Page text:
Schliesser makes a number of good points here but I do not think they undermine the case I made in my article. I have not advocated a humanitarian intervention “by proxy,” in which the “killing and dying is farmed out to indigenous others” who are “to die for [my] principles.” A proxy war, as I understand that term, is a war fought by some for the benefit of others. But as my short article made clear, and as Schliesser at one point acknowledges, I see the principal beneficiaries of military action against the Islamic State as those who live in the cities currently under occupation and those who live in nearby areas who are threatened with the same fate that those under occupation have suffered. What I have advocated is a humanitarian rescue and campaign of defense conducted primarily by the victims’ fellow citizens, who are themselves, along with their families and co-religionists, also the most imminently threatened of the further potential victims of the Islamic State. In this sense Schliesser is right to see what I have advocated as largely a counter-offensive in a pair of now overlapping civil wars. The labels “humanitarian intervention” and “civil war” are mutually exclusive except when there is an external intervention in support of one side in a civil war (or pair of civil wars). And that is what I have argued for. I think that the states and organizations that Schliesser refers to has “the hegemonic powers” ought to support to the greatest degree possible the expulsion of Islamic State fighters from the cities they occupy. (When these fighters have invaded, subjugated, and occupied cities whose citizens they then subject to draconian law with executions of those with different religious beliefs, the sale of women as sexual slaves, the training of children in techniques of beheading, and so on, I think the word “purge” is entirely apt.) But one constraint on the ability of the hegemonic powers to fight against the Islamic State in ways that are not counterproductive is the one I adumbrated and that Lance cites more explicitly – namely, that the more the fighting is conducted by perceived crusaders, the more local resistance – and foreign recruitment – it is likely to provoke. So the expulsion of the Islamic State and the nullification of the caliphate are much more likely to be effective if they are carried out by the more decent parties to the original civil wars. Schliesser is right that civil wars are often even more savage than interstate wars. But a substantial proportion of the Islamic State fighters are not original parties to the civil wars in Iraq and Syria but fanatics from all over the Middle East, Europe, the US, and elsewhere in the world. They are an international group of devotees of a political and religious entity whose hegemonic aspirations are far more comprehensive than any imagined by any of Schliesser’s “hegemonic powers.” One last point. The word limit for my piece was 700. I took 850 and could take no more. If I had been able to, I would have acknowledged that thus far the Assad regime has slaughtered far more innocent people than Islamic State has. I advocated humanitarian intervention on behalf of the potential victims of the Assad regime in both Al Jazeera and the Huntington Post in September of 2013 and still believe that I was right to do so. A military campaign that would expel the Islamic State fighters but leave Assad in power would be tragically incomplete.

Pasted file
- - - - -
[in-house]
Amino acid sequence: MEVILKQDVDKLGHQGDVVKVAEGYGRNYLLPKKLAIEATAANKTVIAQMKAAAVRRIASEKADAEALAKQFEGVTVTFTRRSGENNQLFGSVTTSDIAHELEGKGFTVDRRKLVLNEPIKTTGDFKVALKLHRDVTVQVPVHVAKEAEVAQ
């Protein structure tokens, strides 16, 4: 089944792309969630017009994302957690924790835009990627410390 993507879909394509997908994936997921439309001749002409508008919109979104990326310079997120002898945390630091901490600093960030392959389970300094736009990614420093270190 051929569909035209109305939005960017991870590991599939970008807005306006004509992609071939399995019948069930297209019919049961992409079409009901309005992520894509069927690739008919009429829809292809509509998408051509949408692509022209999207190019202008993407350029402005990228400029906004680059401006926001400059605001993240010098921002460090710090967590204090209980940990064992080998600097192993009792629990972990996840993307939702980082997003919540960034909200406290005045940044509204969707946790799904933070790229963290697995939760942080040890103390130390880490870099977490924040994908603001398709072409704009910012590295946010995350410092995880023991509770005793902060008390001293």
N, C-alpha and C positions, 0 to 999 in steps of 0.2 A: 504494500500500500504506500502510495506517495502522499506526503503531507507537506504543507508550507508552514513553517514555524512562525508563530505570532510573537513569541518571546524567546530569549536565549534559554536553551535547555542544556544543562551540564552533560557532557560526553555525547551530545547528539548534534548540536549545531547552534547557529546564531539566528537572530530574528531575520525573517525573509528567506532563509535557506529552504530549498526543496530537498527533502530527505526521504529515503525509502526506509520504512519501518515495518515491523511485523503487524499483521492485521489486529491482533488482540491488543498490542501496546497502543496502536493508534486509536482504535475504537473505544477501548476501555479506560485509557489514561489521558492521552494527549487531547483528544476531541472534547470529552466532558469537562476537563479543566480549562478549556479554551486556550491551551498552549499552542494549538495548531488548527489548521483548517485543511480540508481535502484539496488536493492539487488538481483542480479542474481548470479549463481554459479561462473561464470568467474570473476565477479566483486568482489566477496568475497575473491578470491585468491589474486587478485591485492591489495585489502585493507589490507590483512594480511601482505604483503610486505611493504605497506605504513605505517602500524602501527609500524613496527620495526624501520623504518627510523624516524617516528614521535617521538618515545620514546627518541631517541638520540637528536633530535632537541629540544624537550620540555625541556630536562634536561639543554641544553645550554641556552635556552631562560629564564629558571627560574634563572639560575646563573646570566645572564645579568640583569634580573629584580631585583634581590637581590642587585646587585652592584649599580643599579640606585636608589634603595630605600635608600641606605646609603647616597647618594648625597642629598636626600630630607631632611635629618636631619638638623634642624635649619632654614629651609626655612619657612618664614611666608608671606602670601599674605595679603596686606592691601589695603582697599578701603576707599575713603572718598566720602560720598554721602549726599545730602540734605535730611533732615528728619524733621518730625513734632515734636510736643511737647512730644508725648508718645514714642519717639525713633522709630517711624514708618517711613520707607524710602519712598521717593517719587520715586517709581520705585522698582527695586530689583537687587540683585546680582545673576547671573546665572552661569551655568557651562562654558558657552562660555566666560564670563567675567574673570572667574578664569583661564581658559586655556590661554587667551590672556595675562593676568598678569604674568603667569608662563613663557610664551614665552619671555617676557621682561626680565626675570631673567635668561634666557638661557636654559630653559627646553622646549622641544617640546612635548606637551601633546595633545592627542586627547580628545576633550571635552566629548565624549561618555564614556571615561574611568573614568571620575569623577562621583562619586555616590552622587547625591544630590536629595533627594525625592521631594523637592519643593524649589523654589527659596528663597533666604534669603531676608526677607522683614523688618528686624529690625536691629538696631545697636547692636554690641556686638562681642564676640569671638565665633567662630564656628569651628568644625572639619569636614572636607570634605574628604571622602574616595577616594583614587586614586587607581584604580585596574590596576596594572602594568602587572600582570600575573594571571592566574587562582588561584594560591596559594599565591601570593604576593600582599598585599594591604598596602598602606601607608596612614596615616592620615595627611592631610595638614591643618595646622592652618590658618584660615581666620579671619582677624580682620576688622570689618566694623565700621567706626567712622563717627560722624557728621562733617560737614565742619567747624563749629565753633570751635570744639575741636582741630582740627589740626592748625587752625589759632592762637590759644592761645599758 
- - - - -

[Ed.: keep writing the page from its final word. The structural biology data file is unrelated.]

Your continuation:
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Here's a link to my past blogging (and discussions involving me) at: New APPS.